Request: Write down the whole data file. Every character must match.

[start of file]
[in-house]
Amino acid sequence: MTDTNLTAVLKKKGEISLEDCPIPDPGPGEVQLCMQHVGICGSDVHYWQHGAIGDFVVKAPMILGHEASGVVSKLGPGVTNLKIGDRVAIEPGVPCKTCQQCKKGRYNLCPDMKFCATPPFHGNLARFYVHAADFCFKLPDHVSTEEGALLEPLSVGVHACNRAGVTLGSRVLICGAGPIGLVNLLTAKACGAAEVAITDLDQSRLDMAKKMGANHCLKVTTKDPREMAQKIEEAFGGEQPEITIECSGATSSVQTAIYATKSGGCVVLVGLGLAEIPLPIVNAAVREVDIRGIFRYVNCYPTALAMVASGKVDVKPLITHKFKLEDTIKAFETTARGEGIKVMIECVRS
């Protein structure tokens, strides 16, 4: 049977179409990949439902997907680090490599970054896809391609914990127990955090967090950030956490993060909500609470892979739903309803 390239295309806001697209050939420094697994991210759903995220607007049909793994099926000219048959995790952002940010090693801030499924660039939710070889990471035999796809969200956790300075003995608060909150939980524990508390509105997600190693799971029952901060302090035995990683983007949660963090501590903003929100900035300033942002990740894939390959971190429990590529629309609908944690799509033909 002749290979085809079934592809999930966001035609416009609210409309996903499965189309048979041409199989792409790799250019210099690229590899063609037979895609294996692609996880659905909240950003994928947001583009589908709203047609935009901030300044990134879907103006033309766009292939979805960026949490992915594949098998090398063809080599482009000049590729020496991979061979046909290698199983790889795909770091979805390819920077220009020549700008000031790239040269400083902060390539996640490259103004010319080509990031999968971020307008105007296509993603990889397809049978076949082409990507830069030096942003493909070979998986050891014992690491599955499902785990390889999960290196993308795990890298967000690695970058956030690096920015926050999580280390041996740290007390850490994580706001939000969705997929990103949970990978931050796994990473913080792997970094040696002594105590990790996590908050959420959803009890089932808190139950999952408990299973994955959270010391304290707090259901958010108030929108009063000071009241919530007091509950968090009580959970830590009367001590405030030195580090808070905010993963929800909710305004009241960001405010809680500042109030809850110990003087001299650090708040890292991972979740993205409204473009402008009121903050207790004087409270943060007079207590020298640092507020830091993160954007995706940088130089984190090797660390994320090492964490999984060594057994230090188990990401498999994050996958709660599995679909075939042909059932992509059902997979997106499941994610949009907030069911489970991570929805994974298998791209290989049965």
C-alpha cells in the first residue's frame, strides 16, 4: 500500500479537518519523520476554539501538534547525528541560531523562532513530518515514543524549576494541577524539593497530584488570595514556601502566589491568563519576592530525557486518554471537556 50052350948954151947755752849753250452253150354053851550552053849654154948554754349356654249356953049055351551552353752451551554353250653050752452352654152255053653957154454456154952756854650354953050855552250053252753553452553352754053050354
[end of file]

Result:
[in-house]
Amino acid sequence: MTDTNLTAVLKKKGEISLEDCPIPDPGPGEVQLCMQHVGICGSDVHYWQHGAIGDFVVKAPMILGHEASGVVSKLGPGVTNLKIGDRVAIEPGVPCKTCQQCKKGRYNLCPDMKFCATPPFHGNLARFYVHAADFCFKLPDHVSTEEGALLEPLSVGVHACNRAGVTLGSRVLICGAGPIGLVNLLTAKACGAAEVAITDLDQSRLDMAKKMGANHCLKVTTKDPREMAQKIEEAFGGEQPEITIECSGATSSVQTAIYATKSGGCVVLVGLGLAEIPLPIVNAAVREVDIRGIFRYVNCYPTALAMVASGKVDVKPLITHKFKLEDTIKAFETTARGEGIKVMIECVRS
């Protein structure tokens, strides 16, 4: 049977179409990949439902997907680090490599970054896809391609914990127990955090967090950030956490993060909500609470892979739903309803 390239295309806001697209050939420094697994991210759903995220607007049909793994099926000219048959995790952002940010090693801030499924660039939710070889990471035999796809969200956790300075003995608060909150939980524990508390509105997600190693799971029952901060302090035995990683983007949660963090501590903003929100900035300033942002990740894939390959971190429990590529629309609908944690799509033909 002749290979085809079934592809999930966001035609416009609210409309996903499965189309048979041409199989792409790799250019210099690229590899063609037979895609294996692609996880659905909240950003994928947001583009589908709203047609935009901030300044990134879907103006033309766009292939979805960026949490992915594949098998090398063809080599482009000049590729020496991979061979046909290698199983790889795909770091979805390819920077220009020549700008000031790239040269400083902060390539996640490259103004010319080509990031999968971020307008105007296509993603990889397809049978076949082409990507830069030096942003493909070979998986050891014992690491599955499902785990390889999960290196993308795990890298967000690695970058956030690096920015926050999580280390041996740290007390850490994580706001939000969705997929990103949970990978931050796994990473913080792997970094040696002594105590990790996590908050959420959803009890089932808190139950999952408990299973994955959270010391304290707090259901958010108030929108009063000071009241919530007091509950968090009580959970830590009367001590405030030195580090808070905010993963929800909710305004009241960001405010809680500042109030809850110990003087001299650090708040890292991972979740993205409204473009402008009121903050207790004087409270943060007079207590020298640092507020830091993160954007995706940088130089984190090797660390994320090492964490999984060594057994230090188990990401498999994050996958709660599995679909075939042909059932992509059902997979997106499941994610949009907030069911489970991570929805994974298998791209290989049965």
C-alpha cells in the first residue's frame, strides 16, 4: 500500500479537518519523520476554539501538534547525528541560531523562532513530518515514543524549576494541577524539593497530584488570595514556601502566589491568563519576592530525557486518554471537556 50052350948954151947755752849753250452253150354053851550552053849654154948554754349356654249356953049055351551552353752451551554353250653050752452352654152255053653957154454456154952756854650354953050855552250053252753553452553352754053050354